Economy

How Repealing the ACA Could Affect Jobs

February 25th 2017

By:
Kyle Jaeger

Up to 20 million Americans could lose their health care insurance if the Affordable Care Act (ACA) is repealed, according to government estimates. But that wouldn't be the only consequence of a repeal, according to a January 2017 report from the liberal-leaning Economic Policy Institute (EPI).

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Repealing the ACA would mean about $109 billion in federal spending cuts — in addition to $70 billion in tax cuts — and those economic changes would dramatically slow job growth nationwide, causing the loss of 1.2 million jobs by 2019, the report found.

"If the ACA is repealed, working peoples’ purchasing power will be significantly reduced, which means they will spend less on goods and services in the local economy," Josh Bivens, EPI's research director, wrote in a press release. "Job growth will be constrained due to this decrease in spending."

"Any spending boost from lower taxes as a result of ACA repeal would be swamped by spending cutbacks low and middle income families would have to undertake after losing access to Medicaid or subsidies in insurance exchanges," Bivens added.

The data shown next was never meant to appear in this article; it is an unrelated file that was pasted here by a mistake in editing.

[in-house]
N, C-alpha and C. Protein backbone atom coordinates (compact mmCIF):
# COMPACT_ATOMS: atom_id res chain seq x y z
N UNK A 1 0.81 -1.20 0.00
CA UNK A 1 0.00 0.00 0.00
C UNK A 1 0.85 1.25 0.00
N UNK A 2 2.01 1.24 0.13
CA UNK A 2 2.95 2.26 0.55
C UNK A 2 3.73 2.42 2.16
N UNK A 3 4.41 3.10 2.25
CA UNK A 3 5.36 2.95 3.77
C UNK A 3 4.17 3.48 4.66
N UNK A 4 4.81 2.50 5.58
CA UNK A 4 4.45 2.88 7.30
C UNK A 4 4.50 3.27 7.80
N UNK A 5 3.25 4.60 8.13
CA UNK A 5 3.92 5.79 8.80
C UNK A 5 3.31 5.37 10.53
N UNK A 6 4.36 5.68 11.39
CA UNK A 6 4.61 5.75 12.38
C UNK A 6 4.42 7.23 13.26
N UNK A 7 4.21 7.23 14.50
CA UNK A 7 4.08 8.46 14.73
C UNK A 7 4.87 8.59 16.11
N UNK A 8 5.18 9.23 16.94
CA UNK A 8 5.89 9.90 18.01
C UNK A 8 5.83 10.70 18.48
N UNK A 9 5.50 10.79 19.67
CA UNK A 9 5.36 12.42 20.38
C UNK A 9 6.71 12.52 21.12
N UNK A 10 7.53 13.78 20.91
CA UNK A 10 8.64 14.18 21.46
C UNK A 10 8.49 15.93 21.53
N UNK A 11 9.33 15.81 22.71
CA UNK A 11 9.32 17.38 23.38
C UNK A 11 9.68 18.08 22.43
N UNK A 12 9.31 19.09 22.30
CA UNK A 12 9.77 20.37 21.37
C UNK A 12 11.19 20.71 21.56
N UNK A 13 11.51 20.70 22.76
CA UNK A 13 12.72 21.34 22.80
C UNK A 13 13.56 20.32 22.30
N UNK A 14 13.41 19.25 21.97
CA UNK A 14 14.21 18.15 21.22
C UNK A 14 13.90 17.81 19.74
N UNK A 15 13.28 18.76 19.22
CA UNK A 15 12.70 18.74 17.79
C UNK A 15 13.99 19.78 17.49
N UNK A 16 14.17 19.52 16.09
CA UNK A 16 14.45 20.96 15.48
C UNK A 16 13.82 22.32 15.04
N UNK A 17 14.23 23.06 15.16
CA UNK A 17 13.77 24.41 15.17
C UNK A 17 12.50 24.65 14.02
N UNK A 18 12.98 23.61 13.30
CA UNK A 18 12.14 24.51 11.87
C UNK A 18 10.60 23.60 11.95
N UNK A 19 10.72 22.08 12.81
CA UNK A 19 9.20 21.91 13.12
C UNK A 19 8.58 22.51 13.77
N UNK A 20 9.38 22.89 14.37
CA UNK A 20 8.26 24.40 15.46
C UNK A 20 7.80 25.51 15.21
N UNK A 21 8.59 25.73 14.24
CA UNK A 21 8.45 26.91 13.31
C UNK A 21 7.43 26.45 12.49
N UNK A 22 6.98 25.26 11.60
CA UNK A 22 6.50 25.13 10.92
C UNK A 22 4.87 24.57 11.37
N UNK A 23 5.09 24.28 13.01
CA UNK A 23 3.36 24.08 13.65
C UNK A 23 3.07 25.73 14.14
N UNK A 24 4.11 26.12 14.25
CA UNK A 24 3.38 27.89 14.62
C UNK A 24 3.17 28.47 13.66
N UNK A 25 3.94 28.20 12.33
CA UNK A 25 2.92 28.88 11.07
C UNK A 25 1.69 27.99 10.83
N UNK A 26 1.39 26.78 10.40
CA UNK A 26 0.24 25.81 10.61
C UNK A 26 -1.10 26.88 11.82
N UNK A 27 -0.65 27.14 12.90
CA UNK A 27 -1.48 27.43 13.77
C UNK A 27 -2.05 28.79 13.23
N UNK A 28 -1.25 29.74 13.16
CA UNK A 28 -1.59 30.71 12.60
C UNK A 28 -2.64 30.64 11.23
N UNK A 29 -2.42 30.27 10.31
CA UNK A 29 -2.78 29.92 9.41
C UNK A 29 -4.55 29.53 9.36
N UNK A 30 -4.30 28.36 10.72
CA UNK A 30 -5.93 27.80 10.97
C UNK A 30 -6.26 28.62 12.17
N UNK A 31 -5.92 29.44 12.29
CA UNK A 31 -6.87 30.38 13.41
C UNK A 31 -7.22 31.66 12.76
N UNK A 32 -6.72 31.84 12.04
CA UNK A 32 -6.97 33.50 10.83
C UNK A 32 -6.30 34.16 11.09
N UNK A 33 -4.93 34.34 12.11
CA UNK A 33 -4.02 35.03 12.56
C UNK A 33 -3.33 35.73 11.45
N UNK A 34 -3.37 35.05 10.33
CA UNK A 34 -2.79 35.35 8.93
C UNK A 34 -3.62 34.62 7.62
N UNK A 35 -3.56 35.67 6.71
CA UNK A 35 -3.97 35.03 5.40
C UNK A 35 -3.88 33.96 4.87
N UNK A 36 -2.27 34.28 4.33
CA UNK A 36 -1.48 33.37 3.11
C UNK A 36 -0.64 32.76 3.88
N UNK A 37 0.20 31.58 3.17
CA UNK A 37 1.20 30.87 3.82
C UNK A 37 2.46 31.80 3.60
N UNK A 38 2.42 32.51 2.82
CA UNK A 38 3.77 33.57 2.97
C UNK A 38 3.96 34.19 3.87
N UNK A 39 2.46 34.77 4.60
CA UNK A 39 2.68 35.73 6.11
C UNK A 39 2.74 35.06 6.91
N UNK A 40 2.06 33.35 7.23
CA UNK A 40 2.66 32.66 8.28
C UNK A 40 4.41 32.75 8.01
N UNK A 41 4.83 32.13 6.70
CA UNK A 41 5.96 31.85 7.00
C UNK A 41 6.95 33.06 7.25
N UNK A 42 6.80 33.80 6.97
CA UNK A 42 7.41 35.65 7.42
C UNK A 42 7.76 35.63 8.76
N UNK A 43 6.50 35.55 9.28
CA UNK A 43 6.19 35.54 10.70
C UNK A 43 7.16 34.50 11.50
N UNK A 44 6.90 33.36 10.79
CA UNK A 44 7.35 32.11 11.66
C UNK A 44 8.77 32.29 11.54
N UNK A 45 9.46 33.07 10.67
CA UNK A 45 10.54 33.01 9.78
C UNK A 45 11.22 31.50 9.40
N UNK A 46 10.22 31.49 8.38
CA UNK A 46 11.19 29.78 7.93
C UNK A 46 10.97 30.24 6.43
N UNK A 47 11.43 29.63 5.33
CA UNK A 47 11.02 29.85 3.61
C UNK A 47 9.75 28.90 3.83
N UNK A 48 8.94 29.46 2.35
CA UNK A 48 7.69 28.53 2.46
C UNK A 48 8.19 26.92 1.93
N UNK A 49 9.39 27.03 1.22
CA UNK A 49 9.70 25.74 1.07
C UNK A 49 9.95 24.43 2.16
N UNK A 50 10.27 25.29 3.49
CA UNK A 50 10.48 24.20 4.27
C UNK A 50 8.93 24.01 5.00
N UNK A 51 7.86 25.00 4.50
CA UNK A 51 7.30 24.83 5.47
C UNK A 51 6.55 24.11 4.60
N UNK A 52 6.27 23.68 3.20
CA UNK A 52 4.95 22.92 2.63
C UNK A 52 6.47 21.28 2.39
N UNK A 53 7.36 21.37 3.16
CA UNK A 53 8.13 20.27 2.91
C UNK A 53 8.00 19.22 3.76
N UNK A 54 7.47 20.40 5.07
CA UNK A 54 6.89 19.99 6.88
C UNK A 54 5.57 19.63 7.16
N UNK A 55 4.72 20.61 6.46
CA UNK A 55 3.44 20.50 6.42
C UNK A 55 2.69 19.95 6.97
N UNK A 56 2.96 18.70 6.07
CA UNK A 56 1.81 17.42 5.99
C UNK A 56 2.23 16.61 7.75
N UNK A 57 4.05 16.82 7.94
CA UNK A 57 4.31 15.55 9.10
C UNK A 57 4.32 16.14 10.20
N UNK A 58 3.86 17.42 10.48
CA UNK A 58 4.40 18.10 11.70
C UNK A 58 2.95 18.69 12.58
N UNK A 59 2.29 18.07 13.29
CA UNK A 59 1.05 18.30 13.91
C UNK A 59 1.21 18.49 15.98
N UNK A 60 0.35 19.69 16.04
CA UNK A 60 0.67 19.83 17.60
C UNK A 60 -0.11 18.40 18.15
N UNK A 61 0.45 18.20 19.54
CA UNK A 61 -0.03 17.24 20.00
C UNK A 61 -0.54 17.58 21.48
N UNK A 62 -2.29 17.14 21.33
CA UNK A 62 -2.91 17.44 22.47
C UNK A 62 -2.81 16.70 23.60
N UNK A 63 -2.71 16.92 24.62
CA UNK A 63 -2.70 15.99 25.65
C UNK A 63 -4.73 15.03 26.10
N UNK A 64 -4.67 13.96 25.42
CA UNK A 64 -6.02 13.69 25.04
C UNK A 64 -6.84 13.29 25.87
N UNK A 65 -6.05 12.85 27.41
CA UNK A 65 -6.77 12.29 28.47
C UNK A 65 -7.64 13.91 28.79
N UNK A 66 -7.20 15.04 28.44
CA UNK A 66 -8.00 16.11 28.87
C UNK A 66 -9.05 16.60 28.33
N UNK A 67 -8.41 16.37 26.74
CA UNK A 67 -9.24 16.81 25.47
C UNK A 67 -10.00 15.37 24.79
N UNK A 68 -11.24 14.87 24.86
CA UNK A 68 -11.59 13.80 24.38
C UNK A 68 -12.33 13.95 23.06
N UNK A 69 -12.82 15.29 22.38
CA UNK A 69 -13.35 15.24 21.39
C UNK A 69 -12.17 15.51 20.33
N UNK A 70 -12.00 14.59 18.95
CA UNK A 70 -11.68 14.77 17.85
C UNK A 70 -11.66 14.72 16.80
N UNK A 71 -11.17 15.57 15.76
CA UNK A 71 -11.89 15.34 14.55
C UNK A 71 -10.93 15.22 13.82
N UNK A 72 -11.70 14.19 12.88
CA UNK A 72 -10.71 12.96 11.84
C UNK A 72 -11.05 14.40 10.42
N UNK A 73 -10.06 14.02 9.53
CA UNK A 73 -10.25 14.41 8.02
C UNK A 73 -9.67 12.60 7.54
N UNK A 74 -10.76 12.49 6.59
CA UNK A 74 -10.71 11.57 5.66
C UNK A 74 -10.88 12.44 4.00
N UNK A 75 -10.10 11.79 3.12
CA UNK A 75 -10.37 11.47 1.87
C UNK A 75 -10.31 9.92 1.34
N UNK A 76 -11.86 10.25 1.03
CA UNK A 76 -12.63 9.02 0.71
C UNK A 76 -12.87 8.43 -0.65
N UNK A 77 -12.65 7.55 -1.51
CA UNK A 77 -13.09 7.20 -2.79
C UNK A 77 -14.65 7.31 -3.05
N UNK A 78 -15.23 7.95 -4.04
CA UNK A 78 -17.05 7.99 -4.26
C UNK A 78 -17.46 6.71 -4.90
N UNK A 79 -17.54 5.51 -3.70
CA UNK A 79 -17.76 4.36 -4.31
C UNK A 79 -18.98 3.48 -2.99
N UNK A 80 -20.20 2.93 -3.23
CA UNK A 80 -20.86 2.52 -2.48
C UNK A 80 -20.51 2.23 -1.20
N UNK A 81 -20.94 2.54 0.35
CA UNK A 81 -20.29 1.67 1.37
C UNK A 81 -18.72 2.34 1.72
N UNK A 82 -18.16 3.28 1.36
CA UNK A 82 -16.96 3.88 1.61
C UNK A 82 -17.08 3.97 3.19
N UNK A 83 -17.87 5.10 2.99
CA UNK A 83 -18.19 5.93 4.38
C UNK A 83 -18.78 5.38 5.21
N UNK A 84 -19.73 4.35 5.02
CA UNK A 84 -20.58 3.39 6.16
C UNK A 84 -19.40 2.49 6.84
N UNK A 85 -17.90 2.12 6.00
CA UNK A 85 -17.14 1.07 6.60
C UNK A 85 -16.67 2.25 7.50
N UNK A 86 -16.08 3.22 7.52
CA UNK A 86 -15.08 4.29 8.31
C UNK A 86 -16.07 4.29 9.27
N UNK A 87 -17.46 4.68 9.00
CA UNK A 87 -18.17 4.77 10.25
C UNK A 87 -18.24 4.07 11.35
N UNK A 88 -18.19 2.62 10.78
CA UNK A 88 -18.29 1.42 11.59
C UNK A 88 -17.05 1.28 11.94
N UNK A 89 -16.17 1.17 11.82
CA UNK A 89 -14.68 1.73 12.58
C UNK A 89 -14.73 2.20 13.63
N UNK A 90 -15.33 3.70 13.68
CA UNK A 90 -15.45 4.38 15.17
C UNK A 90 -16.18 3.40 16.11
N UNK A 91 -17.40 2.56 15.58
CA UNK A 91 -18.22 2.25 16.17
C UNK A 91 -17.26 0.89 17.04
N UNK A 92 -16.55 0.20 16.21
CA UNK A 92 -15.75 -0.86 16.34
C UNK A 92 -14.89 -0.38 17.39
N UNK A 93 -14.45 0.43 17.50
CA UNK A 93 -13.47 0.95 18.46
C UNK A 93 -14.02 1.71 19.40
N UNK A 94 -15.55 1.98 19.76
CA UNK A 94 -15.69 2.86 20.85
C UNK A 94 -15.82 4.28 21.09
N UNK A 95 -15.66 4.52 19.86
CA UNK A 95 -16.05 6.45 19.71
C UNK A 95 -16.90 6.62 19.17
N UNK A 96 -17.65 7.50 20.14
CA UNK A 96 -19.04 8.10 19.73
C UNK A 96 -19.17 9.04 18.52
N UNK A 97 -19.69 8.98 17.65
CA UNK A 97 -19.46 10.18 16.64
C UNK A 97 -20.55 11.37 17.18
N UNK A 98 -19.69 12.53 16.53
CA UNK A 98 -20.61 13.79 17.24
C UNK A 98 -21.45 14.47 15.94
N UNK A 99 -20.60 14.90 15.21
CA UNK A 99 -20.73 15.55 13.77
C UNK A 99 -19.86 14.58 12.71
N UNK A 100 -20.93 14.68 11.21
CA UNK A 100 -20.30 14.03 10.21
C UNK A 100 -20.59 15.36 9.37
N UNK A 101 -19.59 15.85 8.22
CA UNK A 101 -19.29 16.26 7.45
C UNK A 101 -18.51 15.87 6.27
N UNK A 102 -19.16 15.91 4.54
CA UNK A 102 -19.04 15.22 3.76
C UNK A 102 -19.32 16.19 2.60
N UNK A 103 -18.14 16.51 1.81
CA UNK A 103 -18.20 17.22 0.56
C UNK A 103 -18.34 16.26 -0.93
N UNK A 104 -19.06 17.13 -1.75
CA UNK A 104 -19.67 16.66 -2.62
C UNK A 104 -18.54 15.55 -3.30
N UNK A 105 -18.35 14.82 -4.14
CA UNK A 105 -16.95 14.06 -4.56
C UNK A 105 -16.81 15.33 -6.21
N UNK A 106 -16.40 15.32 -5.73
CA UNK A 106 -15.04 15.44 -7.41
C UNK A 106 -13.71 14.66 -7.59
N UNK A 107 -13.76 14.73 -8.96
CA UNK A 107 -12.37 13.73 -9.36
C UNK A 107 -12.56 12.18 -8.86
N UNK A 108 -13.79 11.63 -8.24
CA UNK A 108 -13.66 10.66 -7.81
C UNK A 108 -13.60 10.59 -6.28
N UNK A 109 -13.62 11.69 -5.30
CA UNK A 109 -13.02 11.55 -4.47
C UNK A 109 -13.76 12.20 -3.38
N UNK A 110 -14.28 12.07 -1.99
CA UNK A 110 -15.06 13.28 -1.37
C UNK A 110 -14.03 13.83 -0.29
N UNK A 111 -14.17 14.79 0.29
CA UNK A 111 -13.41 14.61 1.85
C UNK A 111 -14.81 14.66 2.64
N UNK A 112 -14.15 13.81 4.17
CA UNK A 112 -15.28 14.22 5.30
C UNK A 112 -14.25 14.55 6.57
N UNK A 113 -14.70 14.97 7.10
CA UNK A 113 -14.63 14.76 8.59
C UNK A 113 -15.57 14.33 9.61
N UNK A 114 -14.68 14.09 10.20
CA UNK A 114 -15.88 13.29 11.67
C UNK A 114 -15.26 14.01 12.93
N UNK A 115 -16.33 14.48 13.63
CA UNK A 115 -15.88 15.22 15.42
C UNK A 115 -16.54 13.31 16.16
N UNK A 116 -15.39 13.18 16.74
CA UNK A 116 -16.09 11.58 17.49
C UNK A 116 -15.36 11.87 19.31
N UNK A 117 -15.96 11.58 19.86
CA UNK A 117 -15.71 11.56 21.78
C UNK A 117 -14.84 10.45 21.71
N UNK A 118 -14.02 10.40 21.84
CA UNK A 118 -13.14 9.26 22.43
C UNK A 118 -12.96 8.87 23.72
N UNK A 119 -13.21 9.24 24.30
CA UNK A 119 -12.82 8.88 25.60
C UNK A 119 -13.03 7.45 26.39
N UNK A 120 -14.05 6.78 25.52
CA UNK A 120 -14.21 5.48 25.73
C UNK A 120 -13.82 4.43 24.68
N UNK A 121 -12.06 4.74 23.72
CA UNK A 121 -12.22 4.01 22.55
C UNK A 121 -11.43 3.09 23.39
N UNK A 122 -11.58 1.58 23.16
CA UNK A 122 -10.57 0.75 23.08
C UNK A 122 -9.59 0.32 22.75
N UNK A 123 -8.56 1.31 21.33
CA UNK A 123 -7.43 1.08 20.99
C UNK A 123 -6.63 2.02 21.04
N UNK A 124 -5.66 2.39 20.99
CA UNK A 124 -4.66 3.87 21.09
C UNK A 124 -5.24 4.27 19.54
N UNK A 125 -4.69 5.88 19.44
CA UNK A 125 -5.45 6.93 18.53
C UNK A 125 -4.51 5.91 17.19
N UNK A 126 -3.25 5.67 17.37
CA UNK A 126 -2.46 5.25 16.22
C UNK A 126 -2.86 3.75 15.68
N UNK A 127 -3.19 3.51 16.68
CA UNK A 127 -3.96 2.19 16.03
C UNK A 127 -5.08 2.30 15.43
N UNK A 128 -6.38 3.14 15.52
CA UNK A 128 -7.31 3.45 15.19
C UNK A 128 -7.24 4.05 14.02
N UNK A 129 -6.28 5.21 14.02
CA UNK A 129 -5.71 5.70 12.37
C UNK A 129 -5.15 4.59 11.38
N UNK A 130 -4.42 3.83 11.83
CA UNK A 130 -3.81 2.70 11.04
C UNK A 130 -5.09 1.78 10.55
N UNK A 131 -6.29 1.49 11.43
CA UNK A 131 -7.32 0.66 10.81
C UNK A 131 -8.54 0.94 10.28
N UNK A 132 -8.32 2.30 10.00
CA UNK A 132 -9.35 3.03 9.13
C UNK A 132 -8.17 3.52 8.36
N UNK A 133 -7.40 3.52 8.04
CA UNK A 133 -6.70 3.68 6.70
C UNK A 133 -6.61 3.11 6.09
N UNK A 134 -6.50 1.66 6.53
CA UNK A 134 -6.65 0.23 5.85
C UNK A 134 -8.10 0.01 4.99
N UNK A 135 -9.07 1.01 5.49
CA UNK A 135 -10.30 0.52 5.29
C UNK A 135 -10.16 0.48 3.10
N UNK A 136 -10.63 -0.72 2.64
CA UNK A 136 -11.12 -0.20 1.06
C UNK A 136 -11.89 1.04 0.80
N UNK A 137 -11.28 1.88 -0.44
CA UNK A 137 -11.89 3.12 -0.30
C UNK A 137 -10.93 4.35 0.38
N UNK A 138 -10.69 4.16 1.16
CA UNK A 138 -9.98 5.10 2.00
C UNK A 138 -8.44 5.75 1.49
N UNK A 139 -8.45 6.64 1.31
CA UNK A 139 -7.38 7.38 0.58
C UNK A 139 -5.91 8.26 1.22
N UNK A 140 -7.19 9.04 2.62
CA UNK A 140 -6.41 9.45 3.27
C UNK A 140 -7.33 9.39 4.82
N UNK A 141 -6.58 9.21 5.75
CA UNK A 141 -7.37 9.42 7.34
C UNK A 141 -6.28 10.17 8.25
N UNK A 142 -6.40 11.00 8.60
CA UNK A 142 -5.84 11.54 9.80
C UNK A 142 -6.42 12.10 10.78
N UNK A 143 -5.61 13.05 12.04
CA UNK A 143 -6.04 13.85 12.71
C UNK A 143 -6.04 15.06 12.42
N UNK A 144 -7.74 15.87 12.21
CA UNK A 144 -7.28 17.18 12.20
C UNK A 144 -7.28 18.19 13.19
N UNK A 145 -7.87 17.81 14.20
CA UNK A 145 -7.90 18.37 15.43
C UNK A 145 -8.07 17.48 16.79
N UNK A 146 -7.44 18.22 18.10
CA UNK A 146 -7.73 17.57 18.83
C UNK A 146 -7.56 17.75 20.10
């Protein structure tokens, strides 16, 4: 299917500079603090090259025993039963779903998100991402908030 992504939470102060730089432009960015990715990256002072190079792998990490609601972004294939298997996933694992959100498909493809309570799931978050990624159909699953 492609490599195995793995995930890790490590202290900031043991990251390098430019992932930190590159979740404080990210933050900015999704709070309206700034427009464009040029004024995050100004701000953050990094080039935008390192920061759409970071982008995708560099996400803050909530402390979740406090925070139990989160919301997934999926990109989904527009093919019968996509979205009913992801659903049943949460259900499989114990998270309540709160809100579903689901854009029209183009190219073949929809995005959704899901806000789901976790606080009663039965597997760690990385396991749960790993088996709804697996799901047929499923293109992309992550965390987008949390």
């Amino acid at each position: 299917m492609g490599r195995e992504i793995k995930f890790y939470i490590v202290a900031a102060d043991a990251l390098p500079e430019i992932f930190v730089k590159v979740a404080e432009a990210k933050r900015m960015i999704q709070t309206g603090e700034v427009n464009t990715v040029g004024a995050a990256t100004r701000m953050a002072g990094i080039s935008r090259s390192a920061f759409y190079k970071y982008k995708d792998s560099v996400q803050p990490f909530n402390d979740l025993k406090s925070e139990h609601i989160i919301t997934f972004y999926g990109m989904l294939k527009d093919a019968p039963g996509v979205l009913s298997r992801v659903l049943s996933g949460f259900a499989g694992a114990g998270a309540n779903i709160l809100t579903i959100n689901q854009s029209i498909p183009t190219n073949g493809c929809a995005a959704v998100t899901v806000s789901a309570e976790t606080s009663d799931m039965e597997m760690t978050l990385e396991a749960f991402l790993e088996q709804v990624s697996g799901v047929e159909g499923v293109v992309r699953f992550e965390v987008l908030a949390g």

Here's how many jobs would be lost in your state.

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Though every state would see job losses if the ACA is repealed, states that have higher proportions of lower and middle class people — especially in states that accepted Medicaid expansion — would see the greatest impact on employment. That's because the ACA reduced health care expenses for these families. Politifact reports that those making $50,000 or less annually ended up saving an average of $212 per month under the health care law, giving them greater spending power.

If the repeal goes forward without a replacement, those families would end up putting more of their income toward health insurance, and not consumer goods. Over time, that will lead companies to tighten their belts and hire fewer people, which will lead to job loss, the EPI determined. That said, Republican lawmakers are promising a replacement plan, so it is unclear whether these economic repercussions would come to fruition.

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"The most important reason to oppose repealing the ACA is the 20 million Americans who would lose health insurance," Bivens said. "But layered on top of this loss is a potential macroeconomic shock that would likely significantly affect job growth."